If you know painter Joe Goode, who road-tripped to L.A. from Oklahoma in 1959 to make his go as an artist, you probably know his drawings of torn paper or paintings of blue skies. They're pretty nonchalant and usually modestly sized, so it's surprising to see how big and majestic the new paintings in his "Flat Screen Nature" show at Kohn Gallery are. They're two-tone expanses of color painted on sheets of fiberglass. Even though you could tumble right into those deep blues, Goode's still not taking himself too seriously. Every piece has weirdly ragged edges and the titles are jokes: Honk if You See Jesus for one with a ghostly shape near the bottom, or Coming Attraction for one that looks like a big-screen sunset. 1227 N. Highland Ave., Hlywd.; through Aug. 29. kohngallery.com.More
An enormous steel structure, like a giant birdcage by Escher, rises up from the grounds of Materials & Applications, an independent, progressive design studio off Silver Lake Boulevard. Architect Warren Techentin's installation, La Cage Aux Folles, presents nested helixes in a complex system of small lines and hyperbolic dimensional math, which occupies sculptural space and explores traditions of simple-shelter and decorative architecture — but it turns out it's also a stage. It opened in April with a series of performances that occupied and activated the space in ways linked to its name's semiotic origins: cage and folly, as in "inside and outside, captivity and protection, function and ornament, shape and line, stasis and dynamism." The installation remains open every day through Aug. 29, but this weekend, La Cage welcomes Matt Kivel to celebrate the release of his appropriately named and suitably experimental new album, Days of Being Wild. Known for his complex, subtly asymmetrical, lyrical style, Kivel's work rather echoes the spirit and form of the cage; his afternoon also features solo sets from Sophia Knapp and Kevin Morby (Woods, The Babies), plus beer by Craftsman Brewery. Materials & Applications, 1619 Silver Lake Blvd., Silver Lake; daily thru Aug. 29. (323) 739-4668, emanate.org.More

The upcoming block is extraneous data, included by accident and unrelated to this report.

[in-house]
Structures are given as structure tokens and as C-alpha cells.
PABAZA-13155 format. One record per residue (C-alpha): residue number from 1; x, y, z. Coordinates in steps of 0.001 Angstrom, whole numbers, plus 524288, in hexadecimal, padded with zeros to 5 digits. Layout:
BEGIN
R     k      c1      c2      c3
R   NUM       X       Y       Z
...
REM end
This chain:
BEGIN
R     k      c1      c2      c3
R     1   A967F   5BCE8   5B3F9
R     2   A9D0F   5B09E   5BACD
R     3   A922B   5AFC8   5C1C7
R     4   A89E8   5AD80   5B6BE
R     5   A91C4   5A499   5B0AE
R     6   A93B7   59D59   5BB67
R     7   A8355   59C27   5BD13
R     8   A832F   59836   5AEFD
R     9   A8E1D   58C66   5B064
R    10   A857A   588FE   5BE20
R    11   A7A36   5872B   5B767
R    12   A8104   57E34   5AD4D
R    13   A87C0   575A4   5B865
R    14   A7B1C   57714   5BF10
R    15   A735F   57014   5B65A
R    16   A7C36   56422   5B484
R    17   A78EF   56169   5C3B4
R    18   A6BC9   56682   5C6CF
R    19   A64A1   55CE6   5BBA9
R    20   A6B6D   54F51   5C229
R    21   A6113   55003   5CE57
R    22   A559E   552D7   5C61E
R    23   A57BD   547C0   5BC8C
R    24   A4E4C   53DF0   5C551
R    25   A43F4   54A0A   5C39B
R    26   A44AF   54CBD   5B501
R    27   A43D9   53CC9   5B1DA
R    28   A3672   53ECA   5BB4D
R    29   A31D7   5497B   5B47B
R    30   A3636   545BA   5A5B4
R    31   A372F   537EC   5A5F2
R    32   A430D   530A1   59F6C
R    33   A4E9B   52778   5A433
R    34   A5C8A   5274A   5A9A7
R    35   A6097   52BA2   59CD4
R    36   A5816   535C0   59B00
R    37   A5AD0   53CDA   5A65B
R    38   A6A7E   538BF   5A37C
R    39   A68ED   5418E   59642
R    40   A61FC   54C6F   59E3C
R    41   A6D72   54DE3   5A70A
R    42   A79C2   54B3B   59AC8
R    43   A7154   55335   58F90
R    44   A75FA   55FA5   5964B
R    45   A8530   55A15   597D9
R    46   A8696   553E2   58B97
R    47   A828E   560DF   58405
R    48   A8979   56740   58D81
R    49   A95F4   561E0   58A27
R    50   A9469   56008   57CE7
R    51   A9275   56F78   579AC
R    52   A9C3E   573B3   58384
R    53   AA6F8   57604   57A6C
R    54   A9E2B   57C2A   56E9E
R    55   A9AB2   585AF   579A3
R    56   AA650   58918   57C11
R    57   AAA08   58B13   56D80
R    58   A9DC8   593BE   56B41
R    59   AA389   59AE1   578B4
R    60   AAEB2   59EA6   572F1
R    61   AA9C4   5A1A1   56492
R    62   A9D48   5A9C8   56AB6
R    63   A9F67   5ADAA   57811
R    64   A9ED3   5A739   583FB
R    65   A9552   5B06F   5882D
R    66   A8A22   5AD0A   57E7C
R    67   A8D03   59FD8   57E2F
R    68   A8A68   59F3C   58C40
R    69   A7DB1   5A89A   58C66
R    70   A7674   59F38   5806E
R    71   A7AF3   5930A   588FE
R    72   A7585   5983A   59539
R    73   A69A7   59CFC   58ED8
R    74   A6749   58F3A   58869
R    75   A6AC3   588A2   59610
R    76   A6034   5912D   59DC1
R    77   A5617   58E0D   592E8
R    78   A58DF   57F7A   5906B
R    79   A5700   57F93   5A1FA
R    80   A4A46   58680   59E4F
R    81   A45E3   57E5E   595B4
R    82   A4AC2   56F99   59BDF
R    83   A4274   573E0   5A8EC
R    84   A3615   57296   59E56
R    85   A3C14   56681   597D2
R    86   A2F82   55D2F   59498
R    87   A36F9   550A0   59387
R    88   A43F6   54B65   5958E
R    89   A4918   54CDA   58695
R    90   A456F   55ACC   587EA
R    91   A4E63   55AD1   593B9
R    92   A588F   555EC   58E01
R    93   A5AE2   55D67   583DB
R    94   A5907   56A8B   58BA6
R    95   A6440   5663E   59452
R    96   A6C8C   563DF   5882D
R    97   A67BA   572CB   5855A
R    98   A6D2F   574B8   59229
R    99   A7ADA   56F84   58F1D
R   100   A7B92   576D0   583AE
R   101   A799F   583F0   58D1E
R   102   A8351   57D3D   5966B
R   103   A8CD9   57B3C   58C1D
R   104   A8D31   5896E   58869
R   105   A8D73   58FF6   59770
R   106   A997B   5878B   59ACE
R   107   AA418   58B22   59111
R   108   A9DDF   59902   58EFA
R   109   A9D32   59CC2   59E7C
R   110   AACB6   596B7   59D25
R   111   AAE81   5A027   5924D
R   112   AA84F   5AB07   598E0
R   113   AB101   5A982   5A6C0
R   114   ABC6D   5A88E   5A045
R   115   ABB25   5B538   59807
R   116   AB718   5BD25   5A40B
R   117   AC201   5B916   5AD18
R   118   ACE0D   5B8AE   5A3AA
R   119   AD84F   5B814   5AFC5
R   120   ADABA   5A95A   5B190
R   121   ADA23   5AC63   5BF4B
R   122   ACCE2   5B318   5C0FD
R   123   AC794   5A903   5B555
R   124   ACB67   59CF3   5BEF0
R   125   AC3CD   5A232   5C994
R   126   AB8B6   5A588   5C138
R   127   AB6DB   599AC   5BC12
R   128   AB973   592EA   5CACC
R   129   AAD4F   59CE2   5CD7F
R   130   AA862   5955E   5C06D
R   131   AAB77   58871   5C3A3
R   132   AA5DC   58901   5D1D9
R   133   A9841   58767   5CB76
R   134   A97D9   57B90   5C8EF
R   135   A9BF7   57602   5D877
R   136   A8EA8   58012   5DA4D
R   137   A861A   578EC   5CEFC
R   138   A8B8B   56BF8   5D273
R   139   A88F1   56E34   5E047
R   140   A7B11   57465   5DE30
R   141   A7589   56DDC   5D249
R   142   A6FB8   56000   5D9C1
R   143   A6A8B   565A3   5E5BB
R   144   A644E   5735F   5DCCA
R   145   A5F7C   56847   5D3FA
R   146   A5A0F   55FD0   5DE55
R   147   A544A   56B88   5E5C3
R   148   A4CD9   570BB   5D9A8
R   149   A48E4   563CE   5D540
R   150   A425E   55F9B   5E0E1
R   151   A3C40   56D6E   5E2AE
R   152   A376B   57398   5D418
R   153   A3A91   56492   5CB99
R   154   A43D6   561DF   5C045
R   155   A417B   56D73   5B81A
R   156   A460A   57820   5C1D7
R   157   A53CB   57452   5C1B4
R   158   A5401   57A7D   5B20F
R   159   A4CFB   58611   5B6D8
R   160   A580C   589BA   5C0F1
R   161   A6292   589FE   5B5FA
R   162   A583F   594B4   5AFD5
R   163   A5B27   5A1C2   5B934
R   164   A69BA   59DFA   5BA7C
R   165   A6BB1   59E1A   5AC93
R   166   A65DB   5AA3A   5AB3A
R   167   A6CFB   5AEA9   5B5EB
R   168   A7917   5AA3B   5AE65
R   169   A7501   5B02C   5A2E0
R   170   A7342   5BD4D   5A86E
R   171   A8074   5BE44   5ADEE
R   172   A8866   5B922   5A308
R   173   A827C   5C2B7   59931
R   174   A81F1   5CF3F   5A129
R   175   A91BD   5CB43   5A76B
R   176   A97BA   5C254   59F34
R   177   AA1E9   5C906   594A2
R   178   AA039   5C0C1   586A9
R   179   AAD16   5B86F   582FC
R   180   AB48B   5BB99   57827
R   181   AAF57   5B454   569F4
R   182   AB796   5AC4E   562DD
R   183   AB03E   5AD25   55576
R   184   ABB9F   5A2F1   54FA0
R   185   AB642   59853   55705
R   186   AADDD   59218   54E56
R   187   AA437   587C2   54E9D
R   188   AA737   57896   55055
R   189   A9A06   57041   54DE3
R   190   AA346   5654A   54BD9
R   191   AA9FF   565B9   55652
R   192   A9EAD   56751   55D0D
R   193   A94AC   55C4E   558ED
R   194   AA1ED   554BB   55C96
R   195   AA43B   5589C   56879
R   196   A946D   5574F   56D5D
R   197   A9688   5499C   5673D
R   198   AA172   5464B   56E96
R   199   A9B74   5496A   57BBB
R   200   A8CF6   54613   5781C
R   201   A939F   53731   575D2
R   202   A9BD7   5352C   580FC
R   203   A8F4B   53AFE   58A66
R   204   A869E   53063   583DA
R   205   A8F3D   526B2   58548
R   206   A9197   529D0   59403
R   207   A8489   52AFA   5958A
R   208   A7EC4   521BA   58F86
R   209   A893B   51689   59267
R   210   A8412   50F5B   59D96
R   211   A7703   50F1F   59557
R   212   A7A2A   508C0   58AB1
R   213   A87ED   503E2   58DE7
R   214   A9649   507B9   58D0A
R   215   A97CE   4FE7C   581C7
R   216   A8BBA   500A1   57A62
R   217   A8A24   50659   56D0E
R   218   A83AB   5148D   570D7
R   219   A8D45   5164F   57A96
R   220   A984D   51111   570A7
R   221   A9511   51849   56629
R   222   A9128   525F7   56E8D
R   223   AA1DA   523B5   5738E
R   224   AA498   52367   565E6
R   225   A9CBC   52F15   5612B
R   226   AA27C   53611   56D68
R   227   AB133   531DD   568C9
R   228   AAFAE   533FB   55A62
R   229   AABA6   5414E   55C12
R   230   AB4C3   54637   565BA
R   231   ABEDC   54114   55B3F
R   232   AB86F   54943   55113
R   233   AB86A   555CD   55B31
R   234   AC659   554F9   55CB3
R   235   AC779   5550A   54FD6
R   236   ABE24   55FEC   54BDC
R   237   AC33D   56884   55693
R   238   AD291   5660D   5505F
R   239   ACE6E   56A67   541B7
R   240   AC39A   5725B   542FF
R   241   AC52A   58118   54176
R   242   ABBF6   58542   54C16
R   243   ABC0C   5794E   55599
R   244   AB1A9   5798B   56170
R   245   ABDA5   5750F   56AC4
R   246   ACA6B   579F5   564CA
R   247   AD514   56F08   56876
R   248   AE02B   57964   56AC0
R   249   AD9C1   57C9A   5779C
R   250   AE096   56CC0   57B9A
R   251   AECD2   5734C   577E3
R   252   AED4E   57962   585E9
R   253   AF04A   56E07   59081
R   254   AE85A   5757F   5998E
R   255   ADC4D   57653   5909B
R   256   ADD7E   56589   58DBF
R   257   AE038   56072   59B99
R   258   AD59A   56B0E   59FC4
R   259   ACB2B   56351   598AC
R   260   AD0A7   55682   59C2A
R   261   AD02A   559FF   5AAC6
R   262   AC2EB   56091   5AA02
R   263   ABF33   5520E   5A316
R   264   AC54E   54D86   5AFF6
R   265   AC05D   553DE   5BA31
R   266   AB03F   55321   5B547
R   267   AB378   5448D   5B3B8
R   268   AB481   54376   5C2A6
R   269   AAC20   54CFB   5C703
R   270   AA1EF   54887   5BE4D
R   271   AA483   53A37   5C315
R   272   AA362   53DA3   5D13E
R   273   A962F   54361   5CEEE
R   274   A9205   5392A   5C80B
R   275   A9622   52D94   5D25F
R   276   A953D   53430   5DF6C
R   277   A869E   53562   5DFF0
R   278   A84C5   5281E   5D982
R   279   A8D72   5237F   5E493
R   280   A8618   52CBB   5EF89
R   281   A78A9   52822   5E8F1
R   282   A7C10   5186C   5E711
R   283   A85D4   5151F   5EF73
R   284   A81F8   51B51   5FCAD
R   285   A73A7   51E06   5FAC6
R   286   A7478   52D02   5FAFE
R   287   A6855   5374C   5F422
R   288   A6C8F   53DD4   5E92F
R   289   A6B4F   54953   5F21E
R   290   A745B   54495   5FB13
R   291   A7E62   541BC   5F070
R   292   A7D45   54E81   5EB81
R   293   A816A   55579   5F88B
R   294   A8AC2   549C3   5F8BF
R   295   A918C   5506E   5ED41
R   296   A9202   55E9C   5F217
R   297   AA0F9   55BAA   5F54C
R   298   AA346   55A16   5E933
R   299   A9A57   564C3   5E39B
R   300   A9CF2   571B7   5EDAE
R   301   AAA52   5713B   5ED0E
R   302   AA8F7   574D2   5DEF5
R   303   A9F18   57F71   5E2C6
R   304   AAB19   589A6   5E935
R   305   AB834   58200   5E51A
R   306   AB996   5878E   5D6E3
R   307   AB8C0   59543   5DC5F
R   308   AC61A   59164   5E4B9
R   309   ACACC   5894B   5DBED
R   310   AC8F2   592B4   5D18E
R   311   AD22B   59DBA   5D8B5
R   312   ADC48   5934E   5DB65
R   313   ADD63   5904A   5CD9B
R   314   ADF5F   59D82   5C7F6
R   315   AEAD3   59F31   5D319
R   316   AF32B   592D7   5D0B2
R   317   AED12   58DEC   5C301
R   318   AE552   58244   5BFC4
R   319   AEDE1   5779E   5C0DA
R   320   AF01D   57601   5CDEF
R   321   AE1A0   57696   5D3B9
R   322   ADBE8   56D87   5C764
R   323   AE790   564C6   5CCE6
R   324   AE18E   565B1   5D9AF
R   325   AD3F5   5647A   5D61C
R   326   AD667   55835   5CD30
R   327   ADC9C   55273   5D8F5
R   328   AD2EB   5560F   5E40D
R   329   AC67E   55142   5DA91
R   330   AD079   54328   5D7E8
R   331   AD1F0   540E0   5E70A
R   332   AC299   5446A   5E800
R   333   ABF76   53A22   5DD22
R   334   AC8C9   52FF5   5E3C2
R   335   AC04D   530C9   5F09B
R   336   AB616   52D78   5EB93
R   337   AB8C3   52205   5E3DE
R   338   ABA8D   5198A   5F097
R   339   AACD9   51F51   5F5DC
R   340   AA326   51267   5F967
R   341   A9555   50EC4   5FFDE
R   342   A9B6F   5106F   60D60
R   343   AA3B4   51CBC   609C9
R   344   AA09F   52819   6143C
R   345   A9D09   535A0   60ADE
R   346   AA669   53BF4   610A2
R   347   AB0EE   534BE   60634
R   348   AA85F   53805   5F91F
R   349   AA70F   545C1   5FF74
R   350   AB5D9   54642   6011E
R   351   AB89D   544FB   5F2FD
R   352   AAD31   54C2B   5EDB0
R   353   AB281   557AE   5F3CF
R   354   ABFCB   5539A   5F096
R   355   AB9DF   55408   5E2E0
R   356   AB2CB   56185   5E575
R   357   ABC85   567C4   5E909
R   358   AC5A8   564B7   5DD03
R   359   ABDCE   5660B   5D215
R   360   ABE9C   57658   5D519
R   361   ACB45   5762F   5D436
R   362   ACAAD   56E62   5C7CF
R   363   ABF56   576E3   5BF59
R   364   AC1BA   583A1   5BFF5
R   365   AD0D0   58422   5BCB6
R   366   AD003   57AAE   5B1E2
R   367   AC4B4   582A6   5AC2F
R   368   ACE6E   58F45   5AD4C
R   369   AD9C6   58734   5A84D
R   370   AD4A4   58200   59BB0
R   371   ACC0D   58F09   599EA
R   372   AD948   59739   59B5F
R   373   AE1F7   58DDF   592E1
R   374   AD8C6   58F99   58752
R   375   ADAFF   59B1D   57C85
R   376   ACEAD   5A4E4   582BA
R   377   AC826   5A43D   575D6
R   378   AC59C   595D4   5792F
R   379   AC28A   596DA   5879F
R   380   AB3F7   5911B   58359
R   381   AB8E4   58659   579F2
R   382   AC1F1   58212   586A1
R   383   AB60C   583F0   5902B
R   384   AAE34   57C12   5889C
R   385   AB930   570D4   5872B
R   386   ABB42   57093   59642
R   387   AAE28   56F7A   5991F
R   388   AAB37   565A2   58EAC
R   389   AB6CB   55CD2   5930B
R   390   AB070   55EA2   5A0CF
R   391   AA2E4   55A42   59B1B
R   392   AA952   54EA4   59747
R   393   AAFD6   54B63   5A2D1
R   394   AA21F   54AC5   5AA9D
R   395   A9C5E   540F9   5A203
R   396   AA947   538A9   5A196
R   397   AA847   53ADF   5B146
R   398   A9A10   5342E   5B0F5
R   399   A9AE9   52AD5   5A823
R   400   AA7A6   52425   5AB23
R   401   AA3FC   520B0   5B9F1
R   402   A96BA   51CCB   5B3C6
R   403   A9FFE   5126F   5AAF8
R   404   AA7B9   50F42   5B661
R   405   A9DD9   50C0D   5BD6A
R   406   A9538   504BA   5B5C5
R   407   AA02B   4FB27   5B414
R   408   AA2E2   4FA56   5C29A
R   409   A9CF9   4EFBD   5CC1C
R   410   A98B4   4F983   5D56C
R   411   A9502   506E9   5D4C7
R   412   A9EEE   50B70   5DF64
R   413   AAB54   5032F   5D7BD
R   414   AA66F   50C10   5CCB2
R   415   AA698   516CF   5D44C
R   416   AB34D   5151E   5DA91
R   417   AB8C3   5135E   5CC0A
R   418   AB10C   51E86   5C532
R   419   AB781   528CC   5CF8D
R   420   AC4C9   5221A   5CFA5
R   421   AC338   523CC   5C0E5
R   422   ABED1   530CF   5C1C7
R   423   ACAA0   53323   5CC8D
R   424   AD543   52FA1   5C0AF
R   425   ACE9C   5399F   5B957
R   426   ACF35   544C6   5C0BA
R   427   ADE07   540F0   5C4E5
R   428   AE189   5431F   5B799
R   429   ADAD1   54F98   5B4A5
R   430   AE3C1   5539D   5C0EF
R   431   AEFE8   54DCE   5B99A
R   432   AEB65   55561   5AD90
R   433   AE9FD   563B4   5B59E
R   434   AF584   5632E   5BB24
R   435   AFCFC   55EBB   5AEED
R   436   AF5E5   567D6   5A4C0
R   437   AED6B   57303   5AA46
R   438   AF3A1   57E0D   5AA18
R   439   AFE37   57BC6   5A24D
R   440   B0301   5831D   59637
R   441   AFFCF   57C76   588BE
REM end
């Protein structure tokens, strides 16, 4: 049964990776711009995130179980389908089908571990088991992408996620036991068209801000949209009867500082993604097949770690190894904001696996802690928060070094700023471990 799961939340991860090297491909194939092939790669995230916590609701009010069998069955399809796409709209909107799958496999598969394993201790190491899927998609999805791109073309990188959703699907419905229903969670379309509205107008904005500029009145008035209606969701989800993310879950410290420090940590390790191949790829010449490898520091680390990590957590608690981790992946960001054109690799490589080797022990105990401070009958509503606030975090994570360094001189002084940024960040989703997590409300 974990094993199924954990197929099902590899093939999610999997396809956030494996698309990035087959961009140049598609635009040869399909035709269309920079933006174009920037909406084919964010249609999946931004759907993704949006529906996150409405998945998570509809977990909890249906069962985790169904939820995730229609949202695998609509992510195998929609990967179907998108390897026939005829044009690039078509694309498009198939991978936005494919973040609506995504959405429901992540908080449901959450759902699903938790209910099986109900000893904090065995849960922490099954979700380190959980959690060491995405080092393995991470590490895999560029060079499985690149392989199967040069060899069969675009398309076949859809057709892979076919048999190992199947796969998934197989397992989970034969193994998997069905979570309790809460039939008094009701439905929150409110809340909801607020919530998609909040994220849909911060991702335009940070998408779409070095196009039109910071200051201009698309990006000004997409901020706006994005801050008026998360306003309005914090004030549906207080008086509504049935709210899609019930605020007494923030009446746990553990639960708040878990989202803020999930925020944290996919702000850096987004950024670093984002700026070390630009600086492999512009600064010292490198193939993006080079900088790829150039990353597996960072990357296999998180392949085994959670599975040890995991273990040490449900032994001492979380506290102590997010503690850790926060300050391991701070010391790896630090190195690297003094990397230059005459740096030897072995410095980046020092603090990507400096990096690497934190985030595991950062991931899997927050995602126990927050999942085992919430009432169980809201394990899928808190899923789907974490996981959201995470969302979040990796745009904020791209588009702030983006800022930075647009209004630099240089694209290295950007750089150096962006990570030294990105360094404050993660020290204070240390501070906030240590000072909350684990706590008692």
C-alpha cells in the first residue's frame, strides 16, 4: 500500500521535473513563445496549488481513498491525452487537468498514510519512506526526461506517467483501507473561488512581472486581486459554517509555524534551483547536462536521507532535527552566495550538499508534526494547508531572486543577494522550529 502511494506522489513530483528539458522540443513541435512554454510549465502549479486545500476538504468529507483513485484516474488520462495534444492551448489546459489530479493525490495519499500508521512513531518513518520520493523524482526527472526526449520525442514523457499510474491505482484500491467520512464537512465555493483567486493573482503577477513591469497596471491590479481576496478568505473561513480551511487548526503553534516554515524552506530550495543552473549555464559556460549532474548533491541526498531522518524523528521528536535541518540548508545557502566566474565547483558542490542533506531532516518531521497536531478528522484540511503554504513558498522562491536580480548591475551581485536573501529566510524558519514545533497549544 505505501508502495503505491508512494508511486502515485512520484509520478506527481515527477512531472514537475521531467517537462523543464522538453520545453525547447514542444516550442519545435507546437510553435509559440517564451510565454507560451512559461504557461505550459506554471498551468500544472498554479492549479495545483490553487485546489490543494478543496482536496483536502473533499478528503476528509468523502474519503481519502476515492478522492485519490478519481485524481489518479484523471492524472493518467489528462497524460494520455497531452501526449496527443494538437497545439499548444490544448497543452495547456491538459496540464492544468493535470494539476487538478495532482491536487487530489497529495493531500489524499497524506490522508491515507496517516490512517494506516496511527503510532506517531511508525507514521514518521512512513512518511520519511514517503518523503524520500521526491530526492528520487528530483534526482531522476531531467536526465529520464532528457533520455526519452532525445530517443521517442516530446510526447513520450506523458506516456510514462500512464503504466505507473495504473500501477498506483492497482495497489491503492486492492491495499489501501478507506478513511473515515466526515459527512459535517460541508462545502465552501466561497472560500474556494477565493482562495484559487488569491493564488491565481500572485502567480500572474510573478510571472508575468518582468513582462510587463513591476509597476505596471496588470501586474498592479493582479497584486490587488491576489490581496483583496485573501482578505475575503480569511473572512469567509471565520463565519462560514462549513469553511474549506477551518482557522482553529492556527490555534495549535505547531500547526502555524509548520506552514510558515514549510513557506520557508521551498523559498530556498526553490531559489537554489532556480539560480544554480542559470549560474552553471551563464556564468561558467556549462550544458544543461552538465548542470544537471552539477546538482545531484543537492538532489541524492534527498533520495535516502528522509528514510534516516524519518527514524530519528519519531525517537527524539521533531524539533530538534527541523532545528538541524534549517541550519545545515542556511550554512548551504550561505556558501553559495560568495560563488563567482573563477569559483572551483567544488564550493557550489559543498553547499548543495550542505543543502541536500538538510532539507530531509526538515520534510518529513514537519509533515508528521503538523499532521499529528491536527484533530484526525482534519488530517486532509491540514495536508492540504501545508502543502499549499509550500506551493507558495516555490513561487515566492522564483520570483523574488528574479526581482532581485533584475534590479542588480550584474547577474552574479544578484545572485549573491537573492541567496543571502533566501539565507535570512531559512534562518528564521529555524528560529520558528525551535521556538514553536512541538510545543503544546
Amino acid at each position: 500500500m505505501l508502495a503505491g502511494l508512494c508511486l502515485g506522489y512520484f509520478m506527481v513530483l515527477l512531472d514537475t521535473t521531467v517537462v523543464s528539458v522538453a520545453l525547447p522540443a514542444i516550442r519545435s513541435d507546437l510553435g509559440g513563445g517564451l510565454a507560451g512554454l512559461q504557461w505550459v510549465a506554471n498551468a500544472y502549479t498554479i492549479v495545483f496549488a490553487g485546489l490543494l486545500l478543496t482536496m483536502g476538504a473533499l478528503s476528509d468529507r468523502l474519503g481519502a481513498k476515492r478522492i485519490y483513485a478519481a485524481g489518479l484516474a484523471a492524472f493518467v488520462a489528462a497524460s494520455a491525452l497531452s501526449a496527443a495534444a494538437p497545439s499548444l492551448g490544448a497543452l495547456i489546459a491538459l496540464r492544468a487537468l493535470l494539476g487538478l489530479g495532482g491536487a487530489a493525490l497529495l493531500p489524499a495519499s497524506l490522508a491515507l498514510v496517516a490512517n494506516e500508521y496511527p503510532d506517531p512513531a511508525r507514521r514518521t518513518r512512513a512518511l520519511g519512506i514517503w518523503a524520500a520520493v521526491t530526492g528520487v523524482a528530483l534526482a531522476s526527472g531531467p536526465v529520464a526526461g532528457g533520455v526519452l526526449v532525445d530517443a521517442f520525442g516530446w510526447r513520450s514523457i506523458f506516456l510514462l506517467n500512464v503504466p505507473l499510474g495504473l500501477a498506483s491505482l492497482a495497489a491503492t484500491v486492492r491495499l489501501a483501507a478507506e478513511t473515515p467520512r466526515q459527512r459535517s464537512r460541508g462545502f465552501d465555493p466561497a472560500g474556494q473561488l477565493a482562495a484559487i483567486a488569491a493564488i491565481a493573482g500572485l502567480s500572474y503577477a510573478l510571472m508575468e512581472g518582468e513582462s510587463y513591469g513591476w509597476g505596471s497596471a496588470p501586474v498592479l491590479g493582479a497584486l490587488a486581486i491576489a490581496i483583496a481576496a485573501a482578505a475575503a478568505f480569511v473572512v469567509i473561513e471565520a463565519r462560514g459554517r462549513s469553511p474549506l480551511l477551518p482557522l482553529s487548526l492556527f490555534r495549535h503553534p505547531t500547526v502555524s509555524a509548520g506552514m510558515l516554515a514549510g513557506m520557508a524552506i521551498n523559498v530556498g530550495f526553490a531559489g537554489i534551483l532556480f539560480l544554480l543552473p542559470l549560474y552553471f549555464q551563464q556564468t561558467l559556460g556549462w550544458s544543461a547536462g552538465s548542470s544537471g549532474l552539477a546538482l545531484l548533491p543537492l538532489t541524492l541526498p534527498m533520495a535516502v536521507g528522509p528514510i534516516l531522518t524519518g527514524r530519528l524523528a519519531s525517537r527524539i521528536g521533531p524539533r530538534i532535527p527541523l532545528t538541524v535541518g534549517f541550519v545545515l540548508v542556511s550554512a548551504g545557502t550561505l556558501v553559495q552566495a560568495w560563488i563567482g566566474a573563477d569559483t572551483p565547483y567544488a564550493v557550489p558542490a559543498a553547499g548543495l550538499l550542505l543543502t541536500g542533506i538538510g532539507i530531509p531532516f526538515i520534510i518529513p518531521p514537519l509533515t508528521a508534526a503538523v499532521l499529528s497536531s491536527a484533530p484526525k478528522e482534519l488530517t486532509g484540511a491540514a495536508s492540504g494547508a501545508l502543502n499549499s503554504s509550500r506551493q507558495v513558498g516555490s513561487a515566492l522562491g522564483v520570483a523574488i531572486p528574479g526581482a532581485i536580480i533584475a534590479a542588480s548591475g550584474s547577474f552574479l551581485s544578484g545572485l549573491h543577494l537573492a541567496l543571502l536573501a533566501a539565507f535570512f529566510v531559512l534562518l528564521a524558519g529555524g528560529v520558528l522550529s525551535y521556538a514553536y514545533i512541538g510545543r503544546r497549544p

Weep at another whiff of an Elmore Leonard adaptation, one that nails down neither the peppery laughs nor the street-crime desperation that are key to the writer's work. Instead, the comedy is too broad to take the characters seriously, and the vibe is breezily aimless, a mistake in a story...
After The Princess Bride made Robin Wright a star, she shocked Hollywood by saying no. No to The Firm and Robin Hood: Prince of Thieves. No to Jurassic Park, Dirty Dancing, Born on the Fourth of July and Batman Forever. She even said no to the cover of Vanity Fair...
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Jordan Wentz doing the splits, handling fire...just another day on the job.